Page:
I was at a music festival this weekend: sunshine, great tunes, friends. Memories. One of the bands on in the afternoon were a real hit: there were some technical problems on stage, but they soldiered on, kept everyone engaged and, at the end, received a huge standing ovation as a result. I noticed one of the guys, the guitarist, was filming the audience, but then swept his phone round to his friends in the band and gave them a thumbs up, which they returned. All clearly ecstatic.
Later i was chatting to him at the bar about memories, specifically about how he’d not just wanted to capture the look of the audience, but also the reaction of his bandmates. It was a moment to treasure: a memory captured by technology in service of our desire to build stories that last.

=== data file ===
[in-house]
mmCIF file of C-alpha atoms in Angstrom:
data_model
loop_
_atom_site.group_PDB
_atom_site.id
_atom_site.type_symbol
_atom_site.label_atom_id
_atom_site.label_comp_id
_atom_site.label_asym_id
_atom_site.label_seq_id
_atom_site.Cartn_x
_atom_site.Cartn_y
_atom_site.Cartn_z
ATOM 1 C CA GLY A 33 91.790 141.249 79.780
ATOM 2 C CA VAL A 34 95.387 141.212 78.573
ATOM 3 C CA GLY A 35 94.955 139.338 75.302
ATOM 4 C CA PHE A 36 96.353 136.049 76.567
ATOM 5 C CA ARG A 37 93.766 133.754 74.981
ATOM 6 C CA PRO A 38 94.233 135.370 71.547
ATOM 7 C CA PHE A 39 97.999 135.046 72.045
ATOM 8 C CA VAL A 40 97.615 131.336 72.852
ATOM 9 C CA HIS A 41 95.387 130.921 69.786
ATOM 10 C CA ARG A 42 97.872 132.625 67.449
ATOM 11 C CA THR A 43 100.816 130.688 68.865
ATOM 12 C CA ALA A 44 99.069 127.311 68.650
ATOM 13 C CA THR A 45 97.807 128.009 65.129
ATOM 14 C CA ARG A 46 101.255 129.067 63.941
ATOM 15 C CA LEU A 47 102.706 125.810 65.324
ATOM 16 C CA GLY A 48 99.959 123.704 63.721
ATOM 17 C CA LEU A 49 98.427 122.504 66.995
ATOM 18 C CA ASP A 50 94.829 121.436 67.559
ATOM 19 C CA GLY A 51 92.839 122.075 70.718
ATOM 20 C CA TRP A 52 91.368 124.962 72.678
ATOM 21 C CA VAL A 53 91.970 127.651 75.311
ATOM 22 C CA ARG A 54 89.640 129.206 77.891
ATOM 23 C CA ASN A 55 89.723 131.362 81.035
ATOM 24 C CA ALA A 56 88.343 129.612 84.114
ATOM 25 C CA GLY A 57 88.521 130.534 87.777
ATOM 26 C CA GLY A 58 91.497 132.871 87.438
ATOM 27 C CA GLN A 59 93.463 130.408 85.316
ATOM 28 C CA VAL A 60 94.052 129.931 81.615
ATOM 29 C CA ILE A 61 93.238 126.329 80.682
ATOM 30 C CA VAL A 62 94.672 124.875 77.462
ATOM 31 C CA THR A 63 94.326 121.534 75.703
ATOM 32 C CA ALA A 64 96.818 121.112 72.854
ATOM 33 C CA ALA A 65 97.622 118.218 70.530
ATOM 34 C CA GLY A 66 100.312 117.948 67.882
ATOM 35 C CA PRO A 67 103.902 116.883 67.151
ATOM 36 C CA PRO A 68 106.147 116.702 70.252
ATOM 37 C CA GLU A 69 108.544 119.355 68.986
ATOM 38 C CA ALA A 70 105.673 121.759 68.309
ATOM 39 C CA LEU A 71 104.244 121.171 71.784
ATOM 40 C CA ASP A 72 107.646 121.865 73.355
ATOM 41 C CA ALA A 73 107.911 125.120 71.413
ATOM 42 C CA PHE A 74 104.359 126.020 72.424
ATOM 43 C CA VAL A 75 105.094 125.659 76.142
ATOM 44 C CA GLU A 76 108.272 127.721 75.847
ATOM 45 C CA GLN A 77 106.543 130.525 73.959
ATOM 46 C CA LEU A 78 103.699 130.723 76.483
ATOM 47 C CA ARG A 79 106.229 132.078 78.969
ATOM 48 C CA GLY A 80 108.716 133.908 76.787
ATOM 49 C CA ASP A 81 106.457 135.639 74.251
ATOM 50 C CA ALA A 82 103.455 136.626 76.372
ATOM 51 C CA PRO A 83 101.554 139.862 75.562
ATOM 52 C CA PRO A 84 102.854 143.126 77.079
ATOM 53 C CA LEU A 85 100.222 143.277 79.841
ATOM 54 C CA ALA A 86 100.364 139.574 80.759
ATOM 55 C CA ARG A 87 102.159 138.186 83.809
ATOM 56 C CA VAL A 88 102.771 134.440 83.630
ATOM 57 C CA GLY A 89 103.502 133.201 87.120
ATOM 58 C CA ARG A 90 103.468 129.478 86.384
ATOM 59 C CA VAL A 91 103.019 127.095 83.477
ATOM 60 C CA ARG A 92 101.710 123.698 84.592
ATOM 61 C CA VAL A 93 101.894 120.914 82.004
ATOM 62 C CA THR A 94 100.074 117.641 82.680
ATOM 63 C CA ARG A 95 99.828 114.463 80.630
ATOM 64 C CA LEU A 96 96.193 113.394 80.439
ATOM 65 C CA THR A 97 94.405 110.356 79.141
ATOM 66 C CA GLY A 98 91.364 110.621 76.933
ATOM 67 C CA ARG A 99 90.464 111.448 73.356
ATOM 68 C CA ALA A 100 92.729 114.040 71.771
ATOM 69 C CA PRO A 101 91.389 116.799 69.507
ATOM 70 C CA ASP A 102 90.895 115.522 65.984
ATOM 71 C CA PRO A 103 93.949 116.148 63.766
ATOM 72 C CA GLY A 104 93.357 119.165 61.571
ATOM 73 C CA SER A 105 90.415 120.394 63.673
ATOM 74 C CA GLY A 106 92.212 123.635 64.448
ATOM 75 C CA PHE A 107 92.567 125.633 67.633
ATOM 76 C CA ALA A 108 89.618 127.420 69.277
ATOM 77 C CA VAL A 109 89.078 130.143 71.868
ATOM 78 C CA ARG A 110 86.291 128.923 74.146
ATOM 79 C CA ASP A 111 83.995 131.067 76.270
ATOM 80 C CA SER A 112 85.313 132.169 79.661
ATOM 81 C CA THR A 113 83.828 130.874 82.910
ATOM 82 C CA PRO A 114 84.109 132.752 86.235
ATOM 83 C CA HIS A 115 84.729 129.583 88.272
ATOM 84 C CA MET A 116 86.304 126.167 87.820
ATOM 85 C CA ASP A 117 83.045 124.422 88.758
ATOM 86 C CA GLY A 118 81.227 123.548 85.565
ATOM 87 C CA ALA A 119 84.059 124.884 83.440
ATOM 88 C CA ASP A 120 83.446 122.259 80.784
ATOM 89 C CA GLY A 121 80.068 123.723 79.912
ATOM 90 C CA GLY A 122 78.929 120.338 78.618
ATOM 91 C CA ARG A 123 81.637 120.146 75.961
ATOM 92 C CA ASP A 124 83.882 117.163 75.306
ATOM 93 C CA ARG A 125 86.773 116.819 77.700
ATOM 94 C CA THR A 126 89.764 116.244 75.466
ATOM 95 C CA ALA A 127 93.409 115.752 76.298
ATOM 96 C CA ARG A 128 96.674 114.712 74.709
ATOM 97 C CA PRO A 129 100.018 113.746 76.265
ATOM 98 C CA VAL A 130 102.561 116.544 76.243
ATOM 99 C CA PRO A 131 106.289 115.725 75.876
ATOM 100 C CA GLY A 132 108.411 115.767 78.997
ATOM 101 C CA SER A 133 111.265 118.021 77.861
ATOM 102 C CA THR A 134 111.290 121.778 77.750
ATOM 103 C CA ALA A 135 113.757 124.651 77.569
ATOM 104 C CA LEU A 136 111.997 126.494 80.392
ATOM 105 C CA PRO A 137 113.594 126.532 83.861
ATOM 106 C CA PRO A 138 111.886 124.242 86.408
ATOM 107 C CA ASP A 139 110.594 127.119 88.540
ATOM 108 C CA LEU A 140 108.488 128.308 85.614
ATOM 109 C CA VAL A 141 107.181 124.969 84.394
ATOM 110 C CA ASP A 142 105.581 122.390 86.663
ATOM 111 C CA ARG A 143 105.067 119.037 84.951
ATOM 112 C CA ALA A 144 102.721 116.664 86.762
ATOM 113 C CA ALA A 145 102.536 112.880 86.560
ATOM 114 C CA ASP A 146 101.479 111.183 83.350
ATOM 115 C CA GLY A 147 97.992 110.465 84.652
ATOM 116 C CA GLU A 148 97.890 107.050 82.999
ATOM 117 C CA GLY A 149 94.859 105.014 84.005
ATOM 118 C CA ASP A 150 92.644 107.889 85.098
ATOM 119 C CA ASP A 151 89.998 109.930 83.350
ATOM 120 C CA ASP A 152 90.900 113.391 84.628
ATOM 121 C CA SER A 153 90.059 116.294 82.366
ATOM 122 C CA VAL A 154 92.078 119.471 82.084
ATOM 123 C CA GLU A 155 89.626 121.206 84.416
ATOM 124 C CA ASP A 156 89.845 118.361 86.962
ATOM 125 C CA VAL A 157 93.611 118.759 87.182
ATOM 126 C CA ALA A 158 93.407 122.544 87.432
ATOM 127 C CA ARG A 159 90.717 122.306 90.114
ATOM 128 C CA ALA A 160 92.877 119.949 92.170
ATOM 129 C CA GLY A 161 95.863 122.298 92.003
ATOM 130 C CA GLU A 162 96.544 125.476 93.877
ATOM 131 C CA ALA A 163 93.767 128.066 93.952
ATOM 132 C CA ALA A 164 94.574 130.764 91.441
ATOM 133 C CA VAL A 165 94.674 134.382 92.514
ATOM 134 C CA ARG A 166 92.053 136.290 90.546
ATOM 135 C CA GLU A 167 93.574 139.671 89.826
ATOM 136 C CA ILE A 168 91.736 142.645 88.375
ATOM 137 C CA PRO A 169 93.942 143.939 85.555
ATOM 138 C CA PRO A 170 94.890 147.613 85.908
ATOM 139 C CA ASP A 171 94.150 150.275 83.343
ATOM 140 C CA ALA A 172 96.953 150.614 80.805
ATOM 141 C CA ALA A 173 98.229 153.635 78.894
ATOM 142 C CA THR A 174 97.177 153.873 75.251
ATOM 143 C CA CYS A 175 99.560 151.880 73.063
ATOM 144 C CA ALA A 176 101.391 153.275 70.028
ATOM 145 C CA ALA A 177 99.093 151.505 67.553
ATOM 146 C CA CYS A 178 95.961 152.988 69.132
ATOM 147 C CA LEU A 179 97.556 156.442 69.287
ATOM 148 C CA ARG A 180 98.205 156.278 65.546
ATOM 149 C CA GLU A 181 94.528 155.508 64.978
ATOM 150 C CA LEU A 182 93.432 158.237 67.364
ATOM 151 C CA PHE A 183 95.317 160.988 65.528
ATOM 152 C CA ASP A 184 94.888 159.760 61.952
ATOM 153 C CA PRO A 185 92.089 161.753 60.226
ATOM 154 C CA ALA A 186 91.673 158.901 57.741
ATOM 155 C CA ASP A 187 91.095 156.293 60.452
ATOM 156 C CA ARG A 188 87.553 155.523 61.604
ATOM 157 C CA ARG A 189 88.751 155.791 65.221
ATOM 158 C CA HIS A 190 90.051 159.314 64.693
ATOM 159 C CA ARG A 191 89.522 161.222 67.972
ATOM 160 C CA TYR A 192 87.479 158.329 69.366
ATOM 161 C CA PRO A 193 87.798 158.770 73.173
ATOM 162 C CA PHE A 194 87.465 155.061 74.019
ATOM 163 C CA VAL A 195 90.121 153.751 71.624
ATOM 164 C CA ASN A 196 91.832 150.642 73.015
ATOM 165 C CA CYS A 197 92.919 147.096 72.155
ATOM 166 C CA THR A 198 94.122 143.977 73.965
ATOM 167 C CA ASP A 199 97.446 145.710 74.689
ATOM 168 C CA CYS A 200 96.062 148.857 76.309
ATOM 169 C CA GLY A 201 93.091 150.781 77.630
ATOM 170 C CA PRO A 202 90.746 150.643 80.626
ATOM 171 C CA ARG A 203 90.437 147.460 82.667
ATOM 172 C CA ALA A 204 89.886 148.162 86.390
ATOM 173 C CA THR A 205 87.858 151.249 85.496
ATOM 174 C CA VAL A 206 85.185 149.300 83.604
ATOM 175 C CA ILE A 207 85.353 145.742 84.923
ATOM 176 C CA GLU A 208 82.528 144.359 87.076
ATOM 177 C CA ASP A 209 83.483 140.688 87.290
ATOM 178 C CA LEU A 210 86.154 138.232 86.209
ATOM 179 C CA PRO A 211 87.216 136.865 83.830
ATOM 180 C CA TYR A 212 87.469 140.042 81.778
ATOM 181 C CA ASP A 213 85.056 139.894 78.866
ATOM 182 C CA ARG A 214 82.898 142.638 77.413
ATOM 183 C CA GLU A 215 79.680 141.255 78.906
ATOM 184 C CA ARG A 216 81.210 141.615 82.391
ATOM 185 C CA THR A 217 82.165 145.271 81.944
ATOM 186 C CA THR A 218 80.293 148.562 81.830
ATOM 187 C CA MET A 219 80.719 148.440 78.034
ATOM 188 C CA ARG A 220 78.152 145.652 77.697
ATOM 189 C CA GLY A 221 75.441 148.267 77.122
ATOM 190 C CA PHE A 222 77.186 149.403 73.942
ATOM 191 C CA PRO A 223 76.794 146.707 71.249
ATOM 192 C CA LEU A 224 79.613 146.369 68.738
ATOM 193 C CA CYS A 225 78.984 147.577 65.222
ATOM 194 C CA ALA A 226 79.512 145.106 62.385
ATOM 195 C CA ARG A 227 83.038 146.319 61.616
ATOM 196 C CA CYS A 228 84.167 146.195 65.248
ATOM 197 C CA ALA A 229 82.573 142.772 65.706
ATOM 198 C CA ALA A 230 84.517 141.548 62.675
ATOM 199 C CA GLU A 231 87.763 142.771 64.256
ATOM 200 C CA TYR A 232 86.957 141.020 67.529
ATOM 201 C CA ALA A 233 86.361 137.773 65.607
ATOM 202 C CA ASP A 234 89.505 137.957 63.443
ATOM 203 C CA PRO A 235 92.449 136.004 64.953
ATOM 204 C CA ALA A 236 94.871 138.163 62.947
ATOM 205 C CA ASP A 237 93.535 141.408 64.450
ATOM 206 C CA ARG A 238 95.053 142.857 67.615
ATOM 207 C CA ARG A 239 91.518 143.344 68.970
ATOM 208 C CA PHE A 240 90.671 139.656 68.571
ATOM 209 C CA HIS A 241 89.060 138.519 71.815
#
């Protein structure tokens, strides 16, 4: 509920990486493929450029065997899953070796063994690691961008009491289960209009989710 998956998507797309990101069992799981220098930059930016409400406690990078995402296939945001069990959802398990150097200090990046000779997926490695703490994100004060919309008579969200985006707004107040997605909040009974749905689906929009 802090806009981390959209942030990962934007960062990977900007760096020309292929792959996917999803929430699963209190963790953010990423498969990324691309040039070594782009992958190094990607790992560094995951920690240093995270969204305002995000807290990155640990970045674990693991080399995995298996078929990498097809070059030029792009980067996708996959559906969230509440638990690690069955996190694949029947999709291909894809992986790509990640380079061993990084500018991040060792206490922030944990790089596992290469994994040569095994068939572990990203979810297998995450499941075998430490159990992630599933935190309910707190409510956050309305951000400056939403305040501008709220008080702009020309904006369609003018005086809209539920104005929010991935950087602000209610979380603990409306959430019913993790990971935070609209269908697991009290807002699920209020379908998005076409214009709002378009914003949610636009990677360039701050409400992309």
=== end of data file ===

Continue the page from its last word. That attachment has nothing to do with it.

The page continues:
Stories are important: they unite us, bring us together around common desires and expectations, shared experiences. Increasingly we document these stories through the technology we carry around with us: i’ve been experimenting with Google Glass as just this type of storytelling enabler, adding layers of context around the illustrations i share.
Interestingly, it’s not the production quality of these memories that counts. It’s the authenticity, the emotions, the truthfulness. That video will have memories and relevance to them for the rest of their lives, wherever they end up.